Prison Architect is the game I never knew I wanted. Some of the best games are games I never knew I wanted until I played them. And then I thought, “Of course! This is a game I should have been playing all along, but I just didn’t know it.” That’s pretty much what happens within the first hour of booting up Prison Architect. You’re all, like, oh yeah, a game about running a prison is a fantastic idea. It’s a feeling that, as far as I can tell, doesn’t go away.
After the jump, doing serious time.
So what makes Prison Architect work so well? What is it about running a prison that fits so well into a management/strategy anthill/builder? Why did I want this game all along?
For starters, the us vs. them of managing an unwilling and often unruly population is a perfect setting for a game. In a citybuilder, you’re just growing various systems that want to work. Traffic wants to flow, trash wants to get collected, commercial districts want to sell, schools want to educate young residents. It’s all about establishing harmony and balance, about meeting needs, about crafting order from cooperative parts. Even crime and fires don’t push back so much as remind you that you need cops and firefighters. Or consider those great Bullfrog games like Theme Hospital or Dungeon Keeper. Or Chris Sawyer’s brilliant Rollercoaster Tycoon. Or the underappreciated Startopia. Even those games are about systems getting in tune with each other, about using your resources to piece together a clockwork where the teeth for all the gears fall in line and clack agreeably. Order, harmony, profit, expansion, repeat as needed.
From the very start, Prison Architect feels fundamentally different. Your primary job is to contain. And what you’re containing does not want to be contained. Vehemently. Sure, you want to establish a harmony by making sure the lights are getting electricity and the showers are getting water. Sure, you need to maintain a positive cash flow by balancing the cost of social programs with your federal subsidies. Sure, you’re meeting demand for things like beds, toilets, break rooms, and office space. But all of this is in the service of an antagonistic relationship. The beginning of any prison is a small group of shackled guys on the side of the road who want nothing more than to leave. Your first order of business is, essentially, cages. This might sound crass, but not even something like Zoo Tycoon, which is about containing things that are wild, manages this concept of containment. Give the animals the biome they want and all is well for zoogoers and zoo denizens. Animal escapes are a cute touch, not an existential mandate. This sets Prison Architect apart.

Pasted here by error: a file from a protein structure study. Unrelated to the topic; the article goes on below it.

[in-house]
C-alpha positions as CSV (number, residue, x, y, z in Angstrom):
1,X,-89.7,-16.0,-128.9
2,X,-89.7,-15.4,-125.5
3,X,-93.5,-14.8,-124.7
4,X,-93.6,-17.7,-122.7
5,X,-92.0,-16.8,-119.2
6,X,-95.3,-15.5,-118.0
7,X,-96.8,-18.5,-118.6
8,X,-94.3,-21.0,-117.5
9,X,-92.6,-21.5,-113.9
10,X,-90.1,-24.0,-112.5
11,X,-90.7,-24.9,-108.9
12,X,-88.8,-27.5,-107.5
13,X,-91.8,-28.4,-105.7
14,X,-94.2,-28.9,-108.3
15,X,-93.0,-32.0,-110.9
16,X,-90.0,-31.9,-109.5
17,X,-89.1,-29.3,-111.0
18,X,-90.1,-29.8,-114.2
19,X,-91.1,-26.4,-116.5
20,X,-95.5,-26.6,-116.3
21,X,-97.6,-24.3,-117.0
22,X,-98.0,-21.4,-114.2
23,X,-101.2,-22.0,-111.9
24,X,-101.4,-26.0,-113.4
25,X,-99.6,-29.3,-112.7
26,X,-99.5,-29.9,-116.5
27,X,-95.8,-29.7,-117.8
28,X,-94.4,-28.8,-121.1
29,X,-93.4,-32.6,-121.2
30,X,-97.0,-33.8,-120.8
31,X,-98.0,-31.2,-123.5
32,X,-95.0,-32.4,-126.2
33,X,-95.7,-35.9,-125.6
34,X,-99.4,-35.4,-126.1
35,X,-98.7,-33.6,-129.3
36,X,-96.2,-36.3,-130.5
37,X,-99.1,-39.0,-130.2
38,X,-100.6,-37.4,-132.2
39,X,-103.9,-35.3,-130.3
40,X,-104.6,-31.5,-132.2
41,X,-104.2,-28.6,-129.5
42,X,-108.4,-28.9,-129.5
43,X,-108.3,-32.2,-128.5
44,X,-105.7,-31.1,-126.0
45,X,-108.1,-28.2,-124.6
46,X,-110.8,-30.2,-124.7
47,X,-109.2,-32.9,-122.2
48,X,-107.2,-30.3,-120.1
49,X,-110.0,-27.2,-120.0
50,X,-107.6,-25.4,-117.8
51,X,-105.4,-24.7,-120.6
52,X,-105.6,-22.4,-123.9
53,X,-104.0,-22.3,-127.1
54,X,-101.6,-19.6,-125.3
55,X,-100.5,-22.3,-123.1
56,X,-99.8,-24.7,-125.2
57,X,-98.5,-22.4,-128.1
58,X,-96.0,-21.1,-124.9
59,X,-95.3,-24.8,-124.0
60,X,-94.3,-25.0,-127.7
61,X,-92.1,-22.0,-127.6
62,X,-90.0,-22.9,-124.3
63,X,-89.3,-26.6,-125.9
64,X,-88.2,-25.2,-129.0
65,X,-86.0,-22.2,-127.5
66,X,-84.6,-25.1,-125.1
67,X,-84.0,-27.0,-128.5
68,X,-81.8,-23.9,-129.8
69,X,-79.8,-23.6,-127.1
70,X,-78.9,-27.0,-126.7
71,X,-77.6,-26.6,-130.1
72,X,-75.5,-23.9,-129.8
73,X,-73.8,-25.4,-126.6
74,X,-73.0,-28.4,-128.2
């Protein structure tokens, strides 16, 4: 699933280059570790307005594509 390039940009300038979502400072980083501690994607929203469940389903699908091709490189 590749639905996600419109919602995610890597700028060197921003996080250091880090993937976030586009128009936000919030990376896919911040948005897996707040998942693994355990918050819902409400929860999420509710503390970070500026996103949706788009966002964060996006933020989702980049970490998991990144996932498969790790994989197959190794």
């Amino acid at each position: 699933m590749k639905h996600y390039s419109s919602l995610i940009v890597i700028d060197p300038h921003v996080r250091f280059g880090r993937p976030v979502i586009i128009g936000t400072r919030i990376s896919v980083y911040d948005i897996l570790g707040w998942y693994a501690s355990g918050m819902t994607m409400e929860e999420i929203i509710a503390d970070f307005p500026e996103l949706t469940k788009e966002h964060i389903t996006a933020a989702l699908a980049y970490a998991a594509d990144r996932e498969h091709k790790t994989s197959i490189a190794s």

Then there’s the economics of feeding, housing, and even clothing your prisoners. Well, washing their clothes, at any rate. All of this plays out very much like a Bullfrog game, and Introversion provides a nearly flawless interface to manage everything (I could use more hotkeys, but there’s hardly a game on God’s green earth that couldn’t use more hotkeys). The economy is pretty simple. Your income is a fixed federal subsidy, plus a subsidy determined by the number of prisoners you’re housing. An advanced prison can export license plates for extra money, hire a lawyer to shave the tax rate, or even build a shop where prisoners can spend their money. It’s a mostly straightforward matter of staying profitable.
But there’s another economy at work that ties into the idea of containment. Prisoners have their own money and they’ll spend it to get contraband. Shivs, drugs, escape tools, cigarettes, cell phones. Among the crazy data Introversion lets you examine is the journey of any particular piece of contraband. You can track how a bottle of poison was introduced, hidden, traded, and stolen among your prison’s population. Is this information useful? Sure. You can then crack down on individual prisoners, putting them in lockdown in their own cells or carting them off to solitary for however long you feel is appropriate based on their infractions. It’s not necessary to micromanage your prison this way. But if you want them, Introversion gives you an abundance of power-user tools to try to achieve the perfect prison.
So why would you want to perfect your prison? One of my initial complaints about Prison Architect was that it had no metagame. You could either play the short campaign or the formless sandbox. It seemed like an oversight that the sandbox had no objective to reach, and therefore no ending. It had failure states, to be sure. What good is an antagonistic relationship if the antagonists don’t have real teeth? But otherwise, it seemed like as sandboxy as a sandbox could get. You just kept playing and kept playing and kept playing, and nothing came of it but the act of playing.
But I was wrong (like many of Prison Architect’s coolest features, your overall goal is something you have to discover by poking around in the game or by reading a wiki). A prison doesn’t have an objective in the traditional sense of meeting goal A, then goal B, and then goal C, at which point you’ve “won” (i.e. get to stop playing). Instead, a prison is a for-profit enterprise built to sell to someone else, which you can do at any time. Your prison’s valuation comes down to how many prisoners it can hold, with a penalty if any of them escape or get killed, both of which are bad for business. When you sell the prison, your warden gets the money, minus any shares you sold to investors. Did you sell any shares to investors? That’s a great way to get easy cash, but it’ll cost you in the end. With the money your warden made, now you can start a new prison with a substantial headstart. Similar to how you’re trying to make your dictator rich in the Tropico games, the metagame in Prison Architect is trying to make your warden rich.